Genotype-by-environment interactions for female mate choice of male cuticular hydrocarbons in Drosophila simulans
Public Library of Science
© 2013 Ingleby et al. This is an open-access article distributed under the terms of the Creative Commons Attribution License, which permits unrestricted use, distribution, and reproduction in any medium, provided the original author and source are credited.
Recent research has highlighted the potential importance of environmental and genotype-by-environment (G×E) variation in sexual selection, but most studies have focussed on the expression of male sexual traits. Consequently, our understanding of genetic variation for plasticity in female mate choice is extremely poor. In this study we examine the genetics of female mate choice in Drosophila simulans using isolines reared across two post-eclosion temperatures. There was evidence for G×Es in female choosiness and preference, which suggests that the evolution of female mate choice behaviour could differ across environments. However, the ranked order of preferred males was consistent across females and environments, so the same males are favoured by mate choice in spite of G×Es. Our study highlights the importance of taking cross-environment perspectives in order to gain a more comprehensive understanding of the operation of sexual selection.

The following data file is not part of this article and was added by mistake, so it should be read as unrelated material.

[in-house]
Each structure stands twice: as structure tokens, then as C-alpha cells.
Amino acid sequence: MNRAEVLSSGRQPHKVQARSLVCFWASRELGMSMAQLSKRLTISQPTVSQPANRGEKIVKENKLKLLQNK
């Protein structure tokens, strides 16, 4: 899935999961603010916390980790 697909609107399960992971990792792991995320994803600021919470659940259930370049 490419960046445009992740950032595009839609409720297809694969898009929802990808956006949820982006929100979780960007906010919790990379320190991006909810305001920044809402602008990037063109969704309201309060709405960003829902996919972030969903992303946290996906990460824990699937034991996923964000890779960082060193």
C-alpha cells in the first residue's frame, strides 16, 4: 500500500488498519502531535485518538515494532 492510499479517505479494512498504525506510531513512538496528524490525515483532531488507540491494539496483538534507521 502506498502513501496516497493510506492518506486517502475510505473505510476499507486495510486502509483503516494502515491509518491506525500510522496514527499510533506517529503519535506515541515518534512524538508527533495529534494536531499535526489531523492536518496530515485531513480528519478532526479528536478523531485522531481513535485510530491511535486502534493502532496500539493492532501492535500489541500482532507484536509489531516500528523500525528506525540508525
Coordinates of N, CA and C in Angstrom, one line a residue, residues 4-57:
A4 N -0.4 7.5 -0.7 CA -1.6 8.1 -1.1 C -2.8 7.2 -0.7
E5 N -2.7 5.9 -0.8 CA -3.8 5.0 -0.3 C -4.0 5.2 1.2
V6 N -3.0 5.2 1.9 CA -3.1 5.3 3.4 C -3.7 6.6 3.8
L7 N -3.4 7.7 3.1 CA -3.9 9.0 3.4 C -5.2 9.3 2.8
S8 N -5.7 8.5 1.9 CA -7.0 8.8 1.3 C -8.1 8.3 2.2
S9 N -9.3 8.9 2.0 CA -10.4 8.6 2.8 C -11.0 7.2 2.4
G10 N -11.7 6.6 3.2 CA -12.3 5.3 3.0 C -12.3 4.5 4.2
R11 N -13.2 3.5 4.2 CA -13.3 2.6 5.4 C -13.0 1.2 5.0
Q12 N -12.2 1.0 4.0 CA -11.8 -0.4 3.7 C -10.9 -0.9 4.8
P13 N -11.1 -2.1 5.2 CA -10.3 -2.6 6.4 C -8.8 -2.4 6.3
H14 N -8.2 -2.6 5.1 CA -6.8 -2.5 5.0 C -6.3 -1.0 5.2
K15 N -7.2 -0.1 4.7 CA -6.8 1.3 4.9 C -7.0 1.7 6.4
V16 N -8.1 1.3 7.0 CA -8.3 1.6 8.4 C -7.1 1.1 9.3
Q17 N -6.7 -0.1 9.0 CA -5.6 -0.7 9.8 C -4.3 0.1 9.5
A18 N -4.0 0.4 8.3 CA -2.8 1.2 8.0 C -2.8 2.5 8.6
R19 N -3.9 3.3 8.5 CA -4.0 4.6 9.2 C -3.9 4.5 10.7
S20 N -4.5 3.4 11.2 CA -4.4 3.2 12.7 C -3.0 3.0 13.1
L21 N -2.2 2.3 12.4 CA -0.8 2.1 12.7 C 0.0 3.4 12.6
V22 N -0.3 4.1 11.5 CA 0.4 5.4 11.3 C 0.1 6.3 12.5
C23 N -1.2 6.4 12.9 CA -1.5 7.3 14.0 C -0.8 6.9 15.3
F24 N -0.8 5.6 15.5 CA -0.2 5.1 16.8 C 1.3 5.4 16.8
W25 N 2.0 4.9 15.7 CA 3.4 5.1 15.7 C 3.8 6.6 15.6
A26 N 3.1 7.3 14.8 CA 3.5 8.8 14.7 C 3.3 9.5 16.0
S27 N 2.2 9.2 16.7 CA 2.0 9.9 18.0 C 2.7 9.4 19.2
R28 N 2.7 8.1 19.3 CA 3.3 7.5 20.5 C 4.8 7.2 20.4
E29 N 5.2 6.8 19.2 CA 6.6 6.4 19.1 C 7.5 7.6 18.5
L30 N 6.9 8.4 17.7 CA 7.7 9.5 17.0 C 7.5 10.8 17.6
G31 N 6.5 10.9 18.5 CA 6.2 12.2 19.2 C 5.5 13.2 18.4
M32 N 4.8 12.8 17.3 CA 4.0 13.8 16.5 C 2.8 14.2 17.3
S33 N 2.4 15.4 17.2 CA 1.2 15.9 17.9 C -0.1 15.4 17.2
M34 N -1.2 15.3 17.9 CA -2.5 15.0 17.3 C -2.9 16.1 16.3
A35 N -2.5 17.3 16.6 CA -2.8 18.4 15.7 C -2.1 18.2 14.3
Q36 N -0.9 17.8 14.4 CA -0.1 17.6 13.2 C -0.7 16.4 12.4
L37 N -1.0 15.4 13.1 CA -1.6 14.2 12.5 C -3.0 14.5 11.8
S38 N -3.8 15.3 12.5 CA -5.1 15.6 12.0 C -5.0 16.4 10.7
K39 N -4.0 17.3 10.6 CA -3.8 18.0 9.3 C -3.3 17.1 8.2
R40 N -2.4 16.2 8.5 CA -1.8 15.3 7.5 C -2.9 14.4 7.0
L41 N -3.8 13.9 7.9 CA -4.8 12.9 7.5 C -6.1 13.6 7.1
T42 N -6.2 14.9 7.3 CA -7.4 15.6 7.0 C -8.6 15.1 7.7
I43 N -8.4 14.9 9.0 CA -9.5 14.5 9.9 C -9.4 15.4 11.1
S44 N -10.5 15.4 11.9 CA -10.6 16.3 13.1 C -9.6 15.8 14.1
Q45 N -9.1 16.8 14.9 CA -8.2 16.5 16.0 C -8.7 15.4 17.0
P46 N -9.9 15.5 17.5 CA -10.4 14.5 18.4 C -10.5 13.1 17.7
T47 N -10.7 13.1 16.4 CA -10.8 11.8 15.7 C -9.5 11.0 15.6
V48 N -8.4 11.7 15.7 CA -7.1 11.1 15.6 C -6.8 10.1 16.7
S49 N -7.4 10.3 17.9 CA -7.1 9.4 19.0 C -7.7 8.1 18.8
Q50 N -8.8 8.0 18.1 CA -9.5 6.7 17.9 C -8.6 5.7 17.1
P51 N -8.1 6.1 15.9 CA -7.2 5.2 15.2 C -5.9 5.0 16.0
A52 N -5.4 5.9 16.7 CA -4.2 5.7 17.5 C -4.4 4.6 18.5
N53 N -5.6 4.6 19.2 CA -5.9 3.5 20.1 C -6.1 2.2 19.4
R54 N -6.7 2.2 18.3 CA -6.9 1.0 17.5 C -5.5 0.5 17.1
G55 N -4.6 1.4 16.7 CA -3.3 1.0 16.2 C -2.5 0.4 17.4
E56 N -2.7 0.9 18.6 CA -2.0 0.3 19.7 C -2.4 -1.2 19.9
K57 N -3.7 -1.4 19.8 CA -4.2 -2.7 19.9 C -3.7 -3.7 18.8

This work was funded by the Association for the Study of Animal Behaviour (DJH), the ESF and NERC (DJH and JH), and a Royal Society Fellowship and Equipment grant (JH). The funders had no role in study design, data collection and analysis, decision to publish, or preparation of the manuscript.
This is the final version of the article. Available from Public Library of Science via the DOI in this record.
Vol. 8 (6), article e67623
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